Also, we received an Angler Report of a great striper bite at Lake Pleasant by dropping nightcrawlers 60-70 to the bottom of Humbug. Keep sending your fishing reports along with photos to

Finally, beginning March 24, we’ll be stocking the Verde River (Clarkdale to Camp Verde), Goldwater Lake, the Lower Salt River, Patagonia Lake, and Fortuna Pond.

Enjoy all these fishing options, and don’t forget about the 14th annual Arizona International Sportsmen’s Exposition (ISE) that has filled the University of Phoenix Stadium in Glendale since Thursday, Feb. 20 and will end Sunday, Feb. 23 with an expanded presence of outdoor product and service exhibitors, attractions, seminars, and the incorporation of the Arizona Boat ShowTM. See full details.

Oh, here’s the full winter trout stocking schedule.

And if you need that fishing license, you can buy it online.

Additional public meetings scheduled on fisheries management in Haigler Creek

PHOENIX — The Arizona Game and Fish Department will host public meetings to discuss the current and proposed management of sport fisheries on Haigler Creek and receive public comment. Meetings will be held in Payson, Young, and Phoenix. Details regarding meeting locations are below.

The Department manages portions of Haigler Creek as a wild rainbow trout and brown trout fishery, as well as a put-and-take rainbow trout fishery. The proposal calls for the Department to reintroduce native Gila trout into Upper Haigler Creek with the goal of developing a catch-and-release fishery for this unique trout species.

Here is the meeting schedule:

  • Payson: Feb. 24, 6 p.m.; Payson Public Library, 328 N. McLane Road, Payson, Ariz., 85541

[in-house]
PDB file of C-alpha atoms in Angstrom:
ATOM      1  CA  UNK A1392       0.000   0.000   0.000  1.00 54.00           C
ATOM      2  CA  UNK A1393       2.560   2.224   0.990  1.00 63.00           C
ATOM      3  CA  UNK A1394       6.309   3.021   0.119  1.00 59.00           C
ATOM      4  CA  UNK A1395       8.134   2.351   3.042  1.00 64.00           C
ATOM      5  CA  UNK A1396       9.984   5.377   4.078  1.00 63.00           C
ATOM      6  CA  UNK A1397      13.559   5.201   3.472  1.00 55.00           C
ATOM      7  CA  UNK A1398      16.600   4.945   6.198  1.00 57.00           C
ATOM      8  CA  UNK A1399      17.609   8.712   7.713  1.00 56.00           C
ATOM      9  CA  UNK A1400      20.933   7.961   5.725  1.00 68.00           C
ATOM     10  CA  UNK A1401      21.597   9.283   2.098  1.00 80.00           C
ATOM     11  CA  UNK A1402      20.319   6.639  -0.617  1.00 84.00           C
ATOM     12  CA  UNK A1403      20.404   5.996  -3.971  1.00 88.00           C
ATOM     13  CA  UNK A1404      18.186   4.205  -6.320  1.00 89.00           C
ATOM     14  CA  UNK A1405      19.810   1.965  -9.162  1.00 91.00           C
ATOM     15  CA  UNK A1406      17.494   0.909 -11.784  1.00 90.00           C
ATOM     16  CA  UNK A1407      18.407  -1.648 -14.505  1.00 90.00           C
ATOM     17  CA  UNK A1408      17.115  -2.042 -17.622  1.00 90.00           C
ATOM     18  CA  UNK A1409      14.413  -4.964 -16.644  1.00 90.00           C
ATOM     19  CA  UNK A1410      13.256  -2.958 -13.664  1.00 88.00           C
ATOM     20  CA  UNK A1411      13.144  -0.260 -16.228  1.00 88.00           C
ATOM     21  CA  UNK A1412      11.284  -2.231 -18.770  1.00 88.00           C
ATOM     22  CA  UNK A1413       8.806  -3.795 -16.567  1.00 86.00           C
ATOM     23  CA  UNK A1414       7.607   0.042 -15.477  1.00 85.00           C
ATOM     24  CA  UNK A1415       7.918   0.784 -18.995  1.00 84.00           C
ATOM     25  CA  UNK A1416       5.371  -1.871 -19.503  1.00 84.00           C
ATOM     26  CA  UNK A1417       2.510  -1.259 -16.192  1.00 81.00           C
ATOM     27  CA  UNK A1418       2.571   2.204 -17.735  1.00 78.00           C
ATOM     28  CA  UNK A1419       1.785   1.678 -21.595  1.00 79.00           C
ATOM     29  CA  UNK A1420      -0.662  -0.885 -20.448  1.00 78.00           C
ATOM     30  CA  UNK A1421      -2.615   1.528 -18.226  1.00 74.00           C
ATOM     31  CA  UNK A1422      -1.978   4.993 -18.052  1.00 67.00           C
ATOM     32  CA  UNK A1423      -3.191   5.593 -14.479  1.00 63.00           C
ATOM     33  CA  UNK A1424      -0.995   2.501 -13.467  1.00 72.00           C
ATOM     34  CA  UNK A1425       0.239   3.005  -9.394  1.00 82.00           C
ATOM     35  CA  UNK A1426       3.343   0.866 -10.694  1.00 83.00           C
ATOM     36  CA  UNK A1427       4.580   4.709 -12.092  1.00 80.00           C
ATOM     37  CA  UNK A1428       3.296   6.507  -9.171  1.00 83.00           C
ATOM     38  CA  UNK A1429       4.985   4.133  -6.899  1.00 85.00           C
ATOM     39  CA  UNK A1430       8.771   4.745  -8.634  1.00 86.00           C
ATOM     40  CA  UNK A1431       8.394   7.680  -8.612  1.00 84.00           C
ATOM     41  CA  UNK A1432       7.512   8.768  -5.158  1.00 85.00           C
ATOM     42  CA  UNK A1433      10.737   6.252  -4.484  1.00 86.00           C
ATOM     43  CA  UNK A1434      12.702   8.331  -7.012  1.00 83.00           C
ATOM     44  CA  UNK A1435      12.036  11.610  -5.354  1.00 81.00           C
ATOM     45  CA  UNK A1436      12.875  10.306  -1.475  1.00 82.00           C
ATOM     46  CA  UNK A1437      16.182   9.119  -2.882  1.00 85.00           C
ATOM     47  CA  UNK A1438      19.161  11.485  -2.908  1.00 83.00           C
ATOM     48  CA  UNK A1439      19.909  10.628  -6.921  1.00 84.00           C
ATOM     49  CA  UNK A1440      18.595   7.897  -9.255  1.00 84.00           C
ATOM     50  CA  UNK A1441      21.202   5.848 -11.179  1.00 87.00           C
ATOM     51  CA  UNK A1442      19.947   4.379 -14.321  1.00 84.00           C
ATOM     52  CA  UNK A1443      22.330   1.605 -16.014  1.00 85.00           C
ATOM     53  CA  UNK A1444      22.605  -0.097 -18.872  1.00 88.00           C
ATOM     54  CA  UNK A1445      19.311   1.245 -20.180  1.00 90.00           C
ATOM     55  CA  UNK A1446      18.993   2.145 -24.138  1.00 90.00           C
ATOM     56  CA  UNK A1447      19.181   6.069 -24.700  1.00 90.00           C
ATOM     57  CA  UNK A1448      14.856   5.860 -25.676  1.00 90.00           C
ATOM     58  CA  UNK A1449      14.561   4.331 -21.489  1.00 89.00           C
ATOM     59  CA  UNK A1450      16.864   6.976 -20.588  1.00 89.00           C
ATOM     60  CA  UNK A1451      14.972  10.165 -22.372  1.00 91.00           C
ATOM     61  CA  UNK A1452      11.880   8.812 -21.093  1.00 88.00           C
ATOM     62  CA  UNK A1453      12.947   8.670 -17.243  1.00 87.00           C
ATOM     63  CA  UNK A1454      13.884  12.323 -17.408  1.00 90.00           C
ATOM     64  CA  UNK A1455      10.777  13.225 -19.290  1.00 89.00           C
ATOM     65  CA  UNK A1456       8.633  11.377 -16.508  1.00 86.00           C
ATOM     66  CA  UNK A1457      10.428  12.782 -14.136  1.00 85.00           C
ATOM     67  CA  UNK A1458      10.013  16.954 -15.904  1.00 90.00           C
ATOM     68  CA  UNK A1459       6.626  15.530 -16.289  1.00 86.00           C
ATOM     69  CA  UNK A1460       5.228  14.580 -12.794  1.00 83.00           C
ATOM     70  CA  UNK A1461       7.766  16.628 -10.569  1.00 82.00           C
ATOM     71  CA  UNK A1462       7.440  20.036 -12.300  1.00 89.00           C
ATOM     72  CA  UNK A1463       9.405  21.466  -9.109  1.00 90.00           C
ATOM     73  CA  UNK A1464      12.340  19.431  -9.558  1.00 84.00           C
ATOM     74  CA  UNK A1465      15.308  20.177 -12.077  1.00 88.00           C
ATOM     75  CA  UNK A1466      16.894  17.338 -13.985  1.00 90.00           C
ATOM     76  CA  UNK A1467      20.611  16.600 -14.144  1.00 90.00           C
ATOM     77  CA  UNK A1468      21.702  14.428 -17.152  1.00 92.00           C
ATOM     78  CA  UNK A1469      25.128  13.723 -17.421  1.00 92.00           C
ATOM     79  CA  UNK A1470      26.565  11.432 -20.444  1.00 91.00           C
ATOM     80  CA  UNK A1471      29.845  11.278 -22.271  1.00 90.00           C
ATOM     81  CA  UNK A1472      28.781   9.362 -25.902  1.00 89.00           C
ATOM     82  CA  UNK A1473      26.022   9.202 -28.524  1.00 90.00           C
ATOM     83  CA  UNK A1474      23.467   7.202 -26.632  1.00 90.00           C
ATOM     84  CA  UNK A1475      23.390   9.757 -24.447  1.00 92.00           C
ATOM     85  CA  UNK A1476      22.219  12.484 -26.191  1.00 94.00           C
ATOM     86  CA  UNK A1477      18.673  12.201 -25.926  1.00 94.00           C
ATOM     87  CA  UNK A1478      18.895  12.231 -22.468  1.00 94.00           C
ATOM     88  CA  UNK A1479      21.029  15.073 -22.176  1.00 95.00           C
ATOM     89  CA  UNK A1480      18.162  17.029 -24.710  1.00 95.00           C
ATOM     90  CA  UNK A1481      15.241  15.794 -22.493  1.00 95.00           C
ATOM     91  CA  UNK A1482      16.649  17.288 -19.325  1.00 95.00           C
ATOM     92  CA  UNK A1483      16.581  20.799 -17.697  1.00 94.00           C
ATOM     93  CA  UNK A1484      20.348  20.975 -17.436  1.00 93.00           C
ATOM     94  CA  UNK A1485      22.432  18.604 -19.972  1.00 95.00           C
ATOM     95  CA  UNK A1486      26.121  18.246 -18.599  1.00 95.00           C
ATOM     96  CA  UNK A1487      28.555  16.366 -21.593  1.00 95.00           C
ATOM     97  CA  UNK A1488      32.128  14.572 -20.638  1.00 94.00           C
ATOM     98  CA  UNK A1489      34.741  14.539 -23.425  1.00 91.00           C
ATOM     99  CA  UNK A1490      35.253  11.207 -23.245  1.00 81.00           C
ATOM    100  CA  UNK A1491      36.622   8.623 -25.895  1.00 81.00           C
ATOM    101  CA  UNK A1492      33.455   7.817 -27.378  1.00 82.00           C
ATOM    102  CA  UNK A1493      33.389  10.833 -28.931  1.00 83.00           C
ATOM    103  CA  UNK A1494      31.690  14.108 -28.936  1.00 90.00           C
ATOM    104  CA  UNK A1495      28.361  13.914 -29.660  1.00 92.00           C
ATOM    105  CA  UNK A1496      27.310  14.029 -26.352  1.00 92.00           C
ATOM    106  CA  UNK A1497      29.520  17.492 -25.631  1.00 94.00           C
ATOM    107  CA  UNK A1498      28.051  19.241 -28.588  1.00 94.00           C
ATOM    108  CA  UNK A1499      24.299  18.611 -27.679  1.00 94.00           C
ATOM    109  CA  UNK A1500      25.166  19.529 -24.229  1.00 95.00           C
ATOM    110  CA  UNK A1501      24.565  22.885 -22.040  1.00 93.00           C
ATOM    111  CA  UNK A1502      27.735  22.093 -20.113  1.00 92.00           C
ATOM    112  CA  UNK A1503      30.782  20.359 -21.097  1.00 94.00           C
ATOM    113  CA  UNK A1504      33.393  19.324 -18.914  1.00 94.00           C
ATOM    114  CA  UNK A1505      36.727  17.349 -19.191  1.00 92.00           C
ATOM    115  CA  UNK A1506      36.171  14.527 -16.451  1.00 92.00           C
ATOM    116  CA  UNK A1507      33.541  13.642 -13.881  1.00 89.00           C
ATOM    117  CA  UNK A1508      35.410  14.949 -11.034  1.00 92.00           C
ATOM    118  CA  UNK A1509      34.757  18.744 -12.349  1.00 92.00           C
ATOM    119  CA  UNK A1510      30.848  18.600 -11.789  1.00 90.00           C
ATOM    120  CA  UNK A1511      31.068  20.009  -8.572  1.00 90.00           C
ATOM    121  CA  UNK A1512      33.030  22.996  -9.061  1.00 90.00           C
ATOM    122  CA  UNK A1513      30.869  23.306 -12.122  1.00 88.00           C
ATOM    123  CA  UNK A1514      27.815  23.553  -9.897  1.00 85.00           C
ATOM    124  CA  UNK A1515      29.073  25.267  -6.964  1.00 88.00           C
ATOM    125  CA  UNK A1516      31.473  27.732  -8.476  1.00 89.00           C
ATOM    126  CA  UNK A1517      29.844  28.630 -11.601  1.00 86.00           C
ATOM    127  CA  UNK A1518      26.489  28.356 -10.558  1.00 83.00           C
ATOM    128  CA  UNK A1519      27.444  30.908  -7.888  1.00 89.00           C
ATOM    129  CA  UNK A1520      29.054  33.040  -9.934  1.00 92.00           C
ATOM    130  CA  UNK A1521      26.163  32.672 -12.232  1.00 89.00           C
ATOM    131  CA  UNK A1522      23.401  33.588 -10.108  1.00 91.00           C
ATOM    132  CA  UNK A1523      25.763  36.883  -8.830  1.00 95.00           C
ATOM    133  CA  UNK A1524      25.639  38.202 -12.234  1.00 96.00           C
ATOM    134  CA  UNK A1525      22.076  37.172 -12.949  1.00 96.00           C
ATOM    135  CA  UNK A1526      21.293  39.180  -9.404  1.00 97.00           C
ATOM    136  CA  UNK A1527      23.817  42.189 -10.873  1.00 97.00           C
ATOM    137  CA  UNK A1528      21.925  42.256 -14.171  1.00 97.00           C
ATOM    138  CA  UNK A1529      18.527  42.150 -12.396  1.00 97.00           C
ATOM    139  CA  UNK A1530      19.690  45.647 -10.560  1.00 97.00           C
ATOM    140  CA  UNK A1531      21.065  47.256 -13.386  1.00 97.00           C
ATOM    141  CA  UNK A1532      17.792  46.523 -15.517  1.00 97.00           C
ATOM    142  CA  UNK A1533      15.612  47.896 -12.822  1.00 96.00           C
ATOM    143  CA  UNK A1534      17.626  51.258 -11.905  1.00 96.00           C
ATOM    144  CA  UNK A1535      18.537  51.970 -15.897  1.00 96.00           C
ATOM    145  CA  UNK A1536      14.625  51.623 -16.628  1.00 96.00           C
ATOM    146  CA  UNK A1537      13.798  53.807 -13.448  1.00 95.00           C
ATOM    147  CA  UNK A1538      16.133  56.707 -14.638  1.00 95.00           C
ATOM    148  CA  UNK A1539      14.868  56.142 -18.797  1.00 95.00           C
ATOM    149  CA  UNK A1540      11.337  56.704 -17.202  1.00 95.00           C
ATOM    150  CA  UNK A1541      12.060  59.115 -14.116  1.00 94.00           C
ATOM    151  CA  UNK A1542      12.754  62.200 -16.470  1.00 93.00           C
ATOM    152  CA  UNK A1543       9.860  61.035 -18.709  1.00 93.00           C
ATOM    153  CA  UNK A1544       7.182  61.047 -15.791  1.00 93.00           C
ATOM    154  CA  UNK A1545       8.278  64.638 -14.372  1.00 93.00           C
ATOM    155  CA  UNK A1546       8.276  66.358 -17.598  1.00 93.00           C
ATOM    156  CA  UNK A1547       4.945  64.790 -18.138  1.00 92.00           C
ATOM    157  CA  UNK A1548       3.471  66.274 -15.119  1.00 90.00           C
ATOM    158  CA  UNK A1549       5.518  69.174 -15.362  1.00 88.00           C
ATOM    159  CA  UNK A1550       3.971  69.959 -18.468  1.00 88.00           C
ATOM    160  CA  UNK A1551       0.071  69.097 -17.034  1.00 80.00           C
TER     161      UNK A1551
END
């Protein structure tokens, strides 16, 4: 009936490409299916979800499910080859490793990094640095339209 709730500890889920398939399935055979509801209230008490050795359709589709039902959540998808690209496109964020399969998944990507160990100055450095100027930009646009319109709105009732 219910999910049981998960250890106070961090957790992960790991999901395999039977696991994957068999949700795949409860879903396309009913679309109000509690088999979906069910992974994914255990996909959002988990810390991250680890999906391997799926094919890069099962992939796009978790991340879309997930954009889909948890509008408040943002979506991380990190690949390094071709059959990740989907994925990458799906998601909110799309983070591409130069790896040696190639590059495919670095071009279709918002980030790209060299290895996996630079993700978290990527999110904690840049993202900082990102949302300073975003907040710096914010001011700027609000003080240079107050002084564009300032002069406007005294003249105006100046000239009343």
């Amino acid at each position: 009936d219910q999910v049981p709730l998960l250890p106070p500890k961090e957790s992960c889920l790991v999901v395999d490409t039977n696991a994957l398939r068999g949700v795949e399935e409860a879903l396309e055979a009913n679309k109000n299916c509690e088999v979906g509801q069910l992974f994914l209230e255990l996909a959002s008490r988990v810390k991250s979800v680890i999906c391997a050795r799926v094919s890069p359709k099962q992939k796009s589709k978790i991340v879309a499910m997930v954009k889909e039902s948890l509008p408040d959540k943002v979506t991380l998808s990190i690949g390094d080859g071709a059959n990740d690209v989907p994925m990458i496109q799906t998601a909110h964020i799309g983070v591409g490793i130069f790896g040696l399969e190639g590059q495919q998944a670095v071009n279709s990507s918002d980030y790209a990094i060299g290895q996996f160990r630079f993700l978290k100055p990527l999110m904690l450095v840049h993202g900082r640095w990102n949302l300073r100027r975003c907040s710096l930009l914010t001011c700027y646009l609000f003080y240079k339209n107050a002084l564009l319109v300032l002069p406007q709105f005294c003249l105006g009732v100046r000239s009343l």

• Young: Feb: 25, 6 p.m.; Pleasant Valley Community Center, 72000 N. Highway 288, Young, Ariz., 85554
  • Phoenix: Feb. 26, 6 p.m.; Arizona Game and Fish Headquarters, Quail Room (main entrance), 5000 W. Carefree Highway, Phoenix, AZ 85086


(Please send your reports to

Jeff L. of Tonopah reported about some great striper Sunday, Feb. 16 beginning at 1:30 p.m. action on Lake Pleasant: We went directly to Humbug and saw a lot of fish on the sonar in deep water (60-70 feet.). We anchored immediately and began fishing with nightcrawlers on the bottom. Within about 10 minutes, we boated the first striper. Before we were able to release the first fish, one of our other poles was also hooked up. The action continued for three more hours, slowing at times. We probably caught and released 35-40 striped bass as well as two channel catfish. This hot spot was within 40 yards of a group of seven boats all tied together with loud music booming. Surface water temp was 56 degrees. It was also overcast all day. I would recommend this area right now, unless you don’t enjoy catching a lot of fish in a short time.


What’s your fish story? In the fourth segment of “Fish Stories” Tyson Warren, a Lees Ferry Anglers fishing guide, remembers growing up in Flagstaff, fishing almost every weekend with his dad, campfires always crackling at night.

Have a fond memory? Enjoy this Fish Stories video from the “AZGFD” YouTube site!

An exciting experience? A funny situation? Or, just a special day on the water with family and friends enjoying Arizona’s amazing outdoors? Email your story to, and we may share it with others online, in print, or on television.

Stay tuned for future additions of “Fish Stories,” which will frequently appear here in print, online or on television.